Continuing its Malama Honua Worldwide Voyage, the Polynesian voyaging canoe Hokule‘a made a stop at the Mohawk Territory of Kahnawake in Canada last week to meet with Mohawk leaders and to acknowledge the indigenous community’s influence on language immersion efforts in Hawaii.
Joining the Hokule‘a crew were Kauanoe Kamana and other founding board members of Aha Punana Leo, the Native Hawaiian nonprofit organization that first established Hawaiian language immersion schools in Hawaii in the 1980s.
Kamana addressed both groups in Hawaiian. An English translation of Kamana’s remarks provided by the Polynesian Voyaging Society read in part: “The connection between our work in language revitalization and the pursuits of our wa‘a (canoe) Hokule‘a have to do with the fact that we set out with our work, prepared and with a strong resolve to succeed as best as we can. But we don’t know what the result will be until we actually arrive.”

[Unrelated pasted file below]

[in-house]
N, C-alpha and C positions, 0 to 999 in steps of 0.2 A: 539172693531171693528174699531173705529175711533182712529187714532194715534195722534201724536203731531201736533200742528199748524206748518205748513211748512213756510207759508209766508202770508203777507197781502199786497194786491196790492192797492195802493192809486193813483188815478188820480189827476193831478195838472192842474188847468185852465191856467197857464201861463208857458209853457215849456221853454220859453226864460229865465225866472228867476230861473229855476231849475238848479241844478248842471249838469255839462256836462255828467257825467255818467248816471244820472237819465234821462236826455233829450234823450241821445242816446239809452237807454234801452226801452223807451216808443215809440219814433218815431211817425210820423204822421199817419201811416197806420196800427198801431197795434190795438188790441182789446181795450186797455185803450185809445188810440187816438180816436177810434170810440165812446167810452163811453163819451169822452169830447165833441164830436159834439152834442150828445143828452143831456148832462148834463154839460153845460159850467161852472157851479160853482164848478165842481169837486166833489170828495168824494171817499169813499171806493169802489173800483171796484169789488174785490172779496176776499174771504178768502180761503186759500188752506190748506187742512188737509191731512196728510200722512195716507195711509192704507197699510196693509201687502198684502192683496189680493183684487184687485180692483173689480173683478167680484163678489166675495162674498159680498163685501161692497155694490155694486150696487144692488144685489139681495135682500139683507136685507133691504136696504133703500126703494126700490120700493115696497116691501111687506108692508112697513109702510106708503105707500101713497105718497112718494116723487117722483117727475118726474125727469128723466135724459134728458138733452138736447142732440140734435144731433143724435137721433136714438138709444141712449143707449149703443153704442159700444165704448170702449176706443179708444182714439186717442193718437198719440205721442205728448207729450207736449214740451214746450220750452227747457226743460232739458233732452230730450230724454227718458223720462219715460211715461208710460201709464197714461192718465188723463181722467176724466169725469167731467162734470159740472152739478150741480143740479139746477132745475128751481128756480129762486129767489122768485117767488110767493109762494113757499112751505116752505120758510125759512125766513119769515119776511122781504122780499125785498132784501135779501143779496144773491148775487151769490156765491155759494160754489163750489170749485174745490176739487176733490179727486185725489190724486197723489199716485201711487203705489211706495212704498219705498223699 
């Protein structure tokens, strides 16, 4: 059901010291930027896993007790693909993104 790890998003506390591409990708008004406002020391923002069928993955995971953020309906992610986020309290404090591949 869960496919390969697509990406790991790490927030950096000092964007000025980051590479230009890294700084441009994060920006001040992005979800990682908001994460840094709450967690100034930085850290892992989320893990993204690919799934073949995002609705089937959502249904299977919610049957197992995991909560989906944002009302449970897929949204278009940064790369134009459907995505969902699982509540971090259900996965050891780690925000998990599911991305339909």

Mohawk community member Dorothy Lazore helped establish the Mohawk language immersion program in Kahnawake that served as a model for Aha Punana Leo and helped to lobby the Hawaii Board of Education on behalf of the proposed program in its earliest days.
The two groups met Wednesday at the Kanonsonnionwe Long House and exchanged gifts and songs in their native languages. Kalepa Baybayan, captain of the current leg of Hokule‘a’s journey, presented Kanentokon Hemlock, bear clan chief of the Kanonsonnionwe Long House, with a traditional Hawaiian kahili.
“As you were telling us just how we helped you and how we were an inspiration for your people, and how our teachers went out to help you to revitalize what could have been lost in one generation or in two — it’s interesting because you inspire us,” Hemlock said. “We look to you. We follow your inspiration, too, in all the work you have been doing in your land.”
The Hokule‘a passed through the 34th lock of the St. Lawrence river near Montreal to reach Kahnawake, the first marina within a native reserve at which the canoe has docked.
On Sunday, the Hokule‘a traveled along the southwestern shore of Lake Champlain in Chambly Fort, Quebec, en route to Westport, N.Y.